Loading...
Loading...
Click here if you don’t see subscription options
Dominic LynchOctober 24, 2019
A postcard from the Acacia Card Company of Ebbets Field, home of the Brooklyn Dodgers from 1913 to 1957. (Wikimedia)

For many baseball fans, the magic of the ballpark is always present, but it can be difficult to articulate the source of that feeling. Is it the lush green of the field? The intimacy of the seating? The way the park rises from its surroundings?

Ballpark: Baseball in the American Cityby Paul Goldberger

Knopf. 384p $35

According to Paul Goldberger, an award-winning architecture critic, the magic of the ballpark comes from all those things and is also deeply tied to baseball’s urban nature. In Ballpark: Baseball in the American City, Goldberger expertly examines baseball’s urban roots and how the architecture of ballparks reflects the way Americans have viewed cities and the game over time.

Baseball’s first venues were usually simple wooden grandstands, which gradually gave way to the “golden age” of ballpark architecture. The sport’s growth and legitimization in the first decade of the 20th century led to the construction of legendary parks like Ebbets Field, Tiger Stadium, Fenway Park and Wrigley Field to keep up with demand and adapt to the times. These stadiums blended well into their urban fabric, created intimate experiences, were aesthetically pleasing and functional and respected the game’s quirks. But among these iconic parks, only Fenway Park and Wrigley Field remain in use today.

Ballpark also discusses baseball’s move from the city to the suburbs immediately following World War II. Most of the golden age parks were torn down and replaced with stadiums that had seas of parking spaces and unremarkable architecture. “Concrete donuts,” which arose in the 1960s and 1970s in response to changing economic and popularity factors, were intended to serve the needs of football and baseball teams, but ultimately served both sports poorly.

According to Paul Goldberger, an award-winning architecture critic, the magic of the ballpark is deeply tied to baseball’s urban nature.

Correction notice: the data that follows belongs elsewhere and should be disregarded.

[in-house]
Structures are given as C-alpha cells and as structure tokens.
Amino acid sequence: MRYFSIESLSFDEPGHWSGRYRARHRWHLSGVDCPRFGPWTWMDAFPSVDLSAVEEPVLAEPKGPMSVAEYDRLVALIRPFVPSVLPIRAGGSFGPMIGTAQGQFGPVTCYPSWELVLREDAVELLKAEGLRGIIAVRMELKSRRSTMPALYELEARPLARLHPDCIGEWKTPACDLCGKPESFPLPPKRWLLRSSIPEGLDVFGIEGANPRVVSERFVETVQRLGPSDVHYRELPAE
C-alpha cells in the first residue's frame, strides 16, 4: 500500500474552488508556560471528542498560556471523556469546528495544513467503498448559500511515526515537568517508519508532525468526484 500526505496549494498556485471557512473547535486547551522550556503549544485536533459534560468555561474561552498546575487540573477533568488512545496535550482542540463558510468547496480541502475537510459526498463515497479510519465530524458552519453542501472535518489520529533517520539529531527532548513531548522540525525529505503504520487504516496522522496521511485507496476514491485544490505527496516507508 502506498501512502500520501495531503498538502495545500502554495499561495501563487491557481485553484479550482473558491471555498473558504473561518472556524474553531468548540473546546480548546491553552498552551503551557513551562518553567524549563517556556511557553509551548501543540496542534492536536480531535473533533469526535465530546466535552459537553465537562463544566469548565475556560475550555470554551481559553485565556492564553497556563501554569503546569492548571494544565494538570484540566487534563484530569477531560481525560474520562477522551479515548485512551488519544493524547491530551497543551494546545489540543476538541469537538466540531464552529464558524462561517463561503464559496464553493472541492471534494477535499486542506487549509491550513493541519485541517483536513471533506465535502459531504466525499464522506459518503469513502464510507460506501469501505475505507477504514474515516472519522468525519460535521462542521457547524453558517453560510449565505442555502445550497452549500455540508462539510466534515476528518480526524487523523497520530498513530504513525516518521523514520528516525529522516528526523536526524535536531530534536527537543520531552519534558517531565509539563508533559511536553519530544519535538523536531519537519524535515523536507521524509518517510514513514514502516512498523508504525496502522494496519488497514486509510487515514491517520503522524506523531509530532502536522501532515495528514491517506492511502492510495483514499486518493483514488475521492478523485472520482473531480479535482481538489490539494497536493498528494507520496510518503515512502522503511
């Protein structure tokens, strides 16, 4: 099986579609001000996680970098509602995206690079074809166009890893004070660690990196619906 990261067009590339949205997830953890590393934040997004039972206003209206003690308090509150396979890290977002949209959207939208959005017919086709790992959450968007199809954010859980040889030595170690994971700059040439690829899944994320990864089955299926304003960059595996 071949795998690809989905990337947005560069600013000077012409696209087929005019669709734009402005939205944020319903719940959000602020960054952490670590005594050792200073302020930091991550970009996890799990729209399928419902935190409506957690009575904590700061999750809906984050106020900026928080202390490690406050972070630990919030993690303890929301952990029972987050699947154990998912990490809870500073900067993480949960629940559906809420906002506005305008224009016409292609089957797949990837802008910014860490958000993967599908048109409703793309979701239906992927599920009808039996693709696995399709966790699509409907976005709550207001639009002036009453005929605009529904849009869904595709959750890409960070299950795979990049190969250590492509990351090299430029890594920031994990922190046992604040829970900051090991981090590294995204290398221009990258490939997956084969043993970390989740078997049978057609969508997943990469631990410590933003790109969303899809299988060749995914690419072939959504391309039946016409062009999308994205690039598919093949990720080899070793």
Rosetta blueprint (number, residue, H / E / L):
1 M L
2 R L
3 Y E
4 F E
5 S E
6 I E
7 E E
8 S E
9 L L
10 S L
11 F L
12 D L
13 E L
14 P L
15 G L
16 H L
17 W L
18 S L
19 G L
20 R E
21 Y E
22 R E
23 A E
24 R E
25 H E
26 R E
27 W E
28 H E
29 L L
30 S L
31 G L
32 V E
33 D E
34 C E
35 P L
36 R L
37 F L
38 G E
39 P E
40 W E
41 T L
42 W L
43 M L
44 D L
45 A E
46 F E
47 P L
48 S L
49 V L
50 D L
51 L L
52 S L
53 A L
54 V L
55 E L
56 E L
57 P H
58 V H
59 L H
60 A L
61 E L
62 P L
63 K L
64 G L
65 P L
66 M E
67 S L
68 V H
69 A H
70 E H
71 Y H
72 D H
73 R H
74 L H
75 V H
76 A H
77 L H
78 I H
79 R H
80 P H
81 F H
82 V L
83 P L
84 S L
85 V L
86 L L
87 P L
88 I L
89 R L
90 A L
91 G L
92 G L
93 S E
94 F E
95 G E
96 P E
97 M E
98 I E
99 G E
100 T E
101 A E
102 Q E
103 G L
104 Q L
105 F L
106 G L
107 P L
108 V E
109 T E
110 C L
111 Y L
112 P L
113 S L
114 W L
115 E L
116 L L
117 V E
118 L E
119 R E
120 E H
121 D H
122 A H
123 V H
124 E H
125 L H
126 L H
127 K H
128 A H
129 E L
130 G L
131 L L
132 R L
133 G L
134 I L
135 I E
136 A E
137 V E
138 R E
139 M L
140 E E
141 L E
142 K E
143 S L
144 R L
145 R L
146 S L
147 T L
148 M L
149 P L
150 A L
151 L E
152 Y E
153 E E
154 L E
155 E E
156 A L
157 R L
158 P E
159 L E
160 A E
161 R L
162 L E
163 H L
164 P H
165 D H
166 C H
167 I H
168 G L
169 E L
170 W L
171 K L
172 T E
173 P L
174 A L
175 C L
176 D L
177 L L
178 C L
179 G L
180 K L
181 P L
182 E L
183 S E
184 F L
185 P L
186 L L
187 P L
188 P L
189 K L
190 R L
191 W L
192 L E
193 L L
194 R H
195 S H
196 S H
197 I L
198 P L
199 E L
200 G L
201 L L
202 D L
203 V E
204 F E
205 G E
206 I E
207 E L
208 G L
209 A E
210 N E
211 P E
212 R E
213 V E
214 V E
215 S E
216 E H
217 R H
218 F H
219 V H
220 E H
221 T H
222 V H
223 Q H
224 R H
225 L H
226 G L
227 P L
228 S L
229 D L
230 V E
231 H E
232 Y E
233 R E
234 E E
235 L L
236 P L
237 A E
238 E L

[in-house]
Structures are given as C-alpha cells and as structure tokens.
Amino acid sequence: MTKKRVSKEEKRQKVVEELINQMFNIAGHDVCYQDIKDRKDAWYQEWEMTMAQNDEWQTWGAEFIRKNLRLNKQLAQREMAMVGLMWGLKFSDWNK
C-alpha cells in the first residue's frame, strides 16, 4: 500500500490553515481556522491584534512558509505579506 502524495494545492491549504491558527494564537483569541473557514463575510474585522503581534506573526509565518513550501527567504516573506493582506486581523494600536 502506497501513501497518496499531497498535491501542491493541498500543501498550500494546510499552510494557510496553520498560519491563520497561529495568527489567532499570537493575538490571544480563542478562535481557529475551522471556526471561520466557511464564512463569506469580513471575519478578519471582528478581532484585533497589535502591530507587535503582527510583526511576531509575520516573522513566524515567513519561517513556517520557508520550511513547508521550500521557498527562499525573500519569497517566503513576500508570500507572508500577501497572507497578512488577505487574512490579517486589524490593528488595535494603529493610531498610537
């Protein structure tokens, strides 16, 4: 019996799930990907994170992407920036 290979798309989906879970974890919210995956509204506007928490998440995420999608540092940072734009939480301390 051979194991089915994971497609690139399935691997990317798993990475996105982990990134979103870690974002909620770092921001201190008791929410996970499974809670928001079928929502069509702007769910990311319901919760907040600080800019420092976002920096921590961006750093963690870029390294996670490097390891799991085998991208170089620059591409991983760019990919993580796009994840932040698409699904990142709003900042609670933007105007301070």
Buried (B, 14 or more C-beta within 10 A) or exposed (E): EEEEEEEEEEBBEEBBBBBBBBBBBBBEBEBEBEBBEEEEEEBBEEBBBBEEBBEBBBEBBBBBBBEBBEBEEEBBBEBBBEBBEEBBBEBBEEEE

Goldberger concludes with the Camden Yards’ “retro revolution” and future ballpark trends. Baltimore’s Camden Yards proved that baseball could successfully return to the city while respecting the game and its architectural heritage. The parks that followed incorporated these lessons with varying success.

The most recent evolution of the baseball park is the emergence of ballpark-entertainment complexes, such as The Battery Atlanta. These areas contain team-owned entertainment zones just outside the ballpark that try to imitate the urban nature of early parks without recreating it. And that is exactly what makes them such a poor concept. Baseball parks have always served as a unique reflection of their unique city. That uniqueness creates authenticity, and it is why sterile public-private theme parks are no substitute for the real thing. They are simply inauthentic.

Ballpark is an epic work and an excellent contribution to the discussion of baseball’s past, present and future. It perfectly articulates what baseball has meant and continues to mean in the context of the American city, and is well worth reading for architecture buffs and baseball fans alike.

More: Books / Sports

The latest from america

'Matrix' and 'Agatha of Little Neon' differ in their historical settings, but they both center on women perceiving the ways of the world with absolute clarity, realizing the extent of their power and deciding to use it for the good of others.
Jenny ShankDecember 03, 2021
Amanda Ripley’s new book offers powerful advice on how to step outside the traps we all fall into when navigating situations of conflict.
Laurie JohnstonNovember 18, 2021
In his analysis of Western theological education, Willie James Jennings argues for an institution that does not replicate structures of exclusion or division, but rather reflects the image of the body of Christ.
Renée Darline RodenNovember 05, 2021
Phil Klay is part of a new generation of authors who are putting to rest the overwrought claims about the death of modern Catholic fiction.
James T. KeaneOctober 26, 2021